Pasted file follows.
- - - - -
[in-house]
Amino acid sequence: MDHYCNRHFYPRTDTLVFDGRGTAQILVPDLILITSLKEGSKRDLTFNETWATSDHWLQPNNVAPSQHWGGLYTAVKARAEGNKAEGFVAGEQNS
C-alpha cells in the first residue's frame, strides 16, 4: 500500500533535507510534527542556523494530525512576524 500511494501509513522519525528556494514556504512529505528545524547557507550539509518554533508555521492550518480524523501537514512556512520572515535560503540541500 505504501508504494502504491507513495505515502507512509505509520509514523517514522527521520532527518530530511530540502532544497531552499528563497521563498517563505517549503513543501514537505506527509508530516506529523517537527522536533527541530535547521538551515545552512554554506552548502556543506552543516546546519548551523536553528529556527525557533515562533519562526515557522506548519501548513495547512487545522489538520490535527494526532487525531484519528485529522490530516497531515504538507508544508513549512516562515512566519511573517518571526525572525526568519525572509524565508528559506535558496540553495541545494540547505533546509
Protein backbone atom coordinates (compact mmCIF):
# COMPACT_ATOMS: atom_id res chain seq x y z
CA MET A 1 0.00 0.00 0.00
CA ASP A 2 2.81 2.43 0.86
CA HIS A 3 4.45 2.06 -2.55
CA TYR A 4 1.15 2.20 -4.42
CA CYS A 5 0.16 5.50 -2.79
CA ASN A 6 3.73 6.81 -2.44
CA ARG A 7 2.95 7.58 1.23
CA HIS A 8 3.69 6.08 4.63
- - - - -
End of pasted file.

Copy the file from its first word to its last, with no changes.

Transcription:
[in-house]
Amino acid sequence: MDHYCNRHFYPRTDTLVFDGRGTAQILVPDLILITSLKEGSKRDLTFNETWATSDHWLQPNNVAPSQHWGGLYTAVKARAEGNKAEGFVAGEQNS
C-alpha cells in the first residue's frame, strides 16, 4: 500500500533535507510534527542556523494530525512576524 500511494501509513522519525528556494514556504512529505528545524547557507550539509518554533508555521492550518480524523501537514512556512520572515535560503540541500 505504501508504494502504491507513495505515502507512509505509520509514523517514522527521520532527518530530511530540502532544497531552499528563497521563498517563505517549503513543501514537505506527509508530516506529523517537527522536533527541530535547521538551515545552512554554506552548502556543506552543516546546519548551523536553528529556527525557533515562533519562526515557522506548519501548513495547512487545522489538520490535527494526532487525531484519528485529522490530516497531515504538507508544508513549512516562515512566519511573517518571526525572525526568519525572509524565508528559506535558496540553495541545494540547505533546509
Protein backbone atom coordinates (compact mmCIF):
# COMPACT_ATOMS: atom_id res chain seq x y z
CA MET A 1 0.00 0.00 0.00
CA ASP A 2 2.81 2.43 0.86
CA HIS A 3 4.45 2.06 -2.55
CA TYR A 4 1.15 2.20 -4.42
CA CYS A 5 0.16 5.50 -2.79
CA ASN A 6 3.73 6.81 -2.44
CA ARG A 7 2.95 7.58 1.23
CA HIS A 8 3.69 6.08 4.63